I said nothing, just picked up the axe and sank it into the oak.
Old Ralph put his hand on my shoulder and stopped me swinging again. ‘I reckons it’s time yow moved on, no offence.’
‘None taken.’ I knew he was right. I needed to put miles between myself and the trouble snapping at my heels. ‘Guess I’ve got some money coming?’
Ralph paid me to the end of the week, we shook hands and I walked away without a word or a backward glance. But even as the miles between Birmingham and me opened up, I sensed I wasn’t done with the Blinders. A grudge as strong as steel swords had been forged between us and blood would be shed again. Of that, I was certain.
The charge is prepared, the lawyers are met,
The judges all ranged, a terrible show
The Beggar’s Opera
, John Gay
Derbyshire, September 1885
I was infatuated with Elizabeth and knew it, but being young and immature, there was simply nothing I could do, except suffer.
The blessed woman was on my mind from the very second that I woke. She occupied all my final thoughts before sleep and attended my every dream. And in that phantom world, she looped her arm in mine and I was not the fool of the drawing room who used the wrong words and lied about what he knew – I was her protector, her guardian, her lover.
Until Elizabeth, there had been no woman who had turned my head and set my heart racing. Not even a little. While boys and men around me had slept with all manner of girls and women, I harboured no such desires. I was curious about the fairer sex. But every time I looked at an elegant lady in the street or a laughing harlot in a tavern my mind would fill with notions of my birth mother and then a terrible flood of childhood memories would extinguish any sparks of passion.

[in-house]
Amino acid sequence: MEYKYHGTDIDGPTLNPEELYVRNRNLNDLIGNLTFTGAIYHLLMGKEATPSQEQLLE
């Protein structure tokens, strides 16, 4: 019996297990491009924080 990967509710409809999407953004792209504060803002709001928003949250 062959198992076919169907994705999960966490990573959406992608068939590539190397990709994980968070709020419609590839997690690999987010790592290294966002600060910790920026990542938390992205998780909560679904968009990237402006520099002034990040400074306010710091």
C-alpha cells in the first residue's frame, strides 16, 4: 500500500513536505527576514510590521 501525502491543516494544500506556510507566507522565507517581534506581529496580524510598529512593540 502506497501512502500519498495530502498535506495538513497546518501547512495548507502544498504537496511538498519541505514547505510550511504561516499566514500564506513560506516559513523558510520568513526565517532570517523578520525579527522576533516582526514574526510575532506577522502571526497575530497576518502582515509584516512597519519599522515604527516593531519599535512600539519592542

To distract myself from Elizabeth, I wandered around Moriarty’s mansion. Never had I been anywhere as luxurious as this, unless carrying a sack to stuff with silver.
From an upper landing window, I watched deer amble in a distant field. From another, I saw a great owl settle on the slated roof of a private chapel, built I later learned, to stop bodysnatchers stealing any Moriarty corpses and selling them to medical schools. And from a third window, I followed fast-moving water as it broke white on rocks and tumbled around the sharp bend of a river.
What I did not see was any other house or sign of civilisation. Moriarty’s home was isolated. Hidden. And judging from the number of men patrolling the distant hedges and fences, it was a fortress.